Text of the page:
Processes influencing surface interaction and photocatalytic destruction of microcystins on titanium dioxide photocatalysts.
Lawton, Linda A.
Robertson, Peter K. J.
Cornish, Benjamin J. P. A.
Marr, Iain L.
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LAWTON, L., ROBERTSON, P., CORNISH, B., MARR, I. and JASPARS, M., 2003. Processes influencing surface interaction and photocatalytic destruction of microcystins on titanium dioxide photocatalysts. Journal of Catalysis. Volume 213 (1) pp. 109-113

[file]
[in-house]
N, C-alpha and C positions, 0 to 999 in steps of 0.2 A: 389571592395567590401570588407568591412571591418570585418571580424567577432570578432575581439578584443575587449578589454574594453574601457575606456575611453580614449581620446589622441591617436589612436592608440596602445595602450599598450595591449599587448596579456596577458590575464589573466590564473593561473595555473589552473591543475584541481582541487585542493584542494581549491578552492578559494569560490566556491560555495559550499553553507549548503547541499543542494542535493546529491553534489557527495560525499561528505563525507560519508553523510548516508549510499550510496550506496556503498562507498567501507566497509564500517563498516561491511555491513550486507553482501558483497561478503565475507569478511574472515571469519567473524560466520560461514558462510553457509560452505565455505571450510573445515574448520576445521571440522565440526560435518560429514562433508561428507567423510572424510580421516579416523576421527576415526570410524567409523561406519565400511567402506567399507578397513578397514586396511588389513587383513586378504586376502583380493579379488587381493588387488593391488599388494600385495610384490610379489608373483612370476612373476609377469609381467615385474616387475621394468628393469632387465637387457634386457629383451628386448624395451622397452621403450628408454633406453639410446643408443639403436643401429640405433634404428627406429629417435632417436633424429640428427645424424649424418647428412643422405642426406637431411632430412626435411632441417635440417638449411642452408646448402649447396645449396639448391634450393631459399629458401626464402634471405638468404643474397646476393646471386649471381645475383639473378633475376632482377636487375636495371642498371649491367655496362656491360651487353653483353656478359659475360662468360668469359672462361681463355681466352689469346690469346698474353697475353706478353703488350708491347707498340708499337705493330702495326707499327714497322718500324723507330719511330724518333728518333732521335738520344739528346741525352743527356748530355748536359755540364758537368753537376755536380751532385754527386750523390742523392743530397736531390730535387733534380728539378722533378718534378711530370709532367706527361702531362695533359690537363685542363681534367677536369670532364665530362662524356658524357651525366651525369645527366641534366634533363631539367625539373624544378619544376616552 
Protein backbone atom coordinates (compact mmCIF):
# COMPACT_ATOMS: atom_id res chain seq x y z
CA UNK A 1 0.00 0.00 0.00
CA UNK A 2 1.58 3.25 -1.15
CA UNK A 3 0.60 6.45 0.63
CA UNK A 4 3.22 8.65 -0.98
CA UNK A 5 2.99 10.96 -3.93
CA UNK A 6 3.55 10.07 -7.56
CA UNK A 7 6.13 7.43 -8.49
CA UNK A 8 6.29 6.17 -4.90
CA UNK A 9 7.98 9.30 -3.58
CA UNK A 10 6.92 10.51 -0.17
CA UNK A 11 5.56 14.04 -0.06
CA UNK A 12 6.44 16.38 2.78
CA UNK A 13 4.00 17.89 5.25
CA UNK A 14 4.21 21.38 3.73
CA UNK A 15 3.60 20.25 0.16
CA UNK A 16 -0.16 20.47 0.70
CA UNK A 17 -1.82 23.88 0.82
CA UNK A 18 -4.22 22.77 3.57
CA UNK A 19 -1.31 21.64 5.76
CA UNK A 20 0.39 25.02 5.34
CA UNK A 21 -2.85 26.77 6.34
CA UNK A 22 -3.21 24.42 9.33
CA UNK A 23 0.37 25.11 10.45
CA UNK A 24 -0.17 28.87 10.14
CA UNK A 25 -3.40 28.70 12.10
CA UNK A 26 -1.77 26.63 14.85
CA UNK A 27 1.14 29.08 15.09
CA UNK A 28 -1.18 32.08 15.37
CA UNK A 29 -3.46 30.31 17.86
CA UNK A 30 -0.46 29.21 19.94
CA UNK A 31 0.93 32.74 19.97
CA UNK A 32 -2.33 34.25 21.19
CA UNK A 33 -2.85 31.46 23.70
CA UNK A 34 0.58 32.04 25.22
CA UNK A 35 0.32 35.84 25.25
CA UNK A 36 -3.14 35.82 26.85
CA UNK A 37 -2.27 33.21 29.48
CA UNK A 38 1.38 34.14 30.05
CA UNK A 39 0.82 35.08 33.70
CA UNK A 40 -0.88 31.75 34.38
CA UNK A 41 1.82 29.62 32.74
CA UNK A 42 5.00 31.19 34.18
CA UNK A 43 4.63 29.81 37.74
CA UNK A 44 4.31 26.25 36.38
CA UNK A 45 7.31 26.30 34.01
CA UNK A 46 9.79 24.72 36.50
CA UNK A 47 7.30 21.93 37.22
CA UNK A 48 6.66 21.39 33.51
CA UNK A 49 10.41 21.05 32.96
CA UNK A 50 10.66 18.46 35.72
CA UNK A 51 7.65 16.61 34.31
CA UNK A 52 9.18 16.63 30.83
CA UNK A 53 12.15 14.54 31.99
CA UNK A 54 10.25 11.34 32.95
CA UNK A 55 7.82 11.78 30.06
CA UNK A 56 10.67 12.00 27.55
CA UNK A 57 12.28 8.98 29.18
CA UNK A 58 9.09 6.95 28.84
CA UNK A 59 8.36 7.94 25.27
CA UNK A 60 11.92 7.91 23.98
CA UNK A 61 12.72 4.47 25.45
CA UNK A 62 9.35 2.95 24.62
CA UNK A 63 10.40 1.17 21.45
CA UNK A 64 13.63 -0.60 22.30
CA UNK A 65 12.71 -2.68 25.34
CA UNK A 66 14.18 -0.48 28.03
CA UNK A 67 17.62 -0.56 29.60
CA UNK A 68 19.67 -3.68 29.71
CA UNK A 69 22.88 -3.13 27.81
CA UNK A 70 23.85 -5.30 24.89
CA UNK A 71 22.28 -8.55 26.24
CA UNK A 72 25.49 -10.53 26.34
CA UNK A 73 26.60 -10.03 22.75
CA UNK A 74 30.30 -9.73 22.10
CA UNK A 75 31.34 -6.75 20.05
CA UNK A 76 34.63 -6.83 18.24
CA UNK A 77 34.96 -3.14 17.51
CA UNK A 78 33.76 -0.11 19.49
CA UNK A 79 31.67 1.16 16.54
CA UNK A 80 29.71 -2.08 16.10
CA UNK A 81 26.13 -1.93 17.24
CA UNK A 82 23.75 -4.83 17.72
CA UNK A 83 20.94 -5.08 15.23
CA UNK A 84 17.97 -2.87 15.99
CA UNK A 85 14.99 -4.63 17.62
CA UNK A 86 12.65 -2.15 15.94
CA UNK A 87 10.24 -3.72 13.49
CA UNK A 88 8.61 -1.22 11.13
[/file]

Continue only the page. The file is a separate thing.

Microcystins are a family of hepatotoxic peptides produced by freshwater cyanobacteria. Their occurrence in drinking water is of concern since chronic exposure to these toxins causes tumor promotion. It is therefore essential to establish a reliable treatment strategy that will ensure their removal from potable water. We have previously described the rapid destruction of microcystin-LR using TiO2 photocatalysis, however, since there are at least 70 microcystin variants it is essential that the destruction of a number of microcystins be evaluated. In this study the dark adsorption and destruction of four microcystins was followed over a range of pH. All four microcystins were destroyed although the efficiency of their removal varied. The two more hydrophobic microcystins (-LW and -LF) were found to have high dark adsorption (98 and 91% at pH 4) in contrast to microcystin-RR, which was found to have almost no (only 2–3%) dark adsorption across all pH.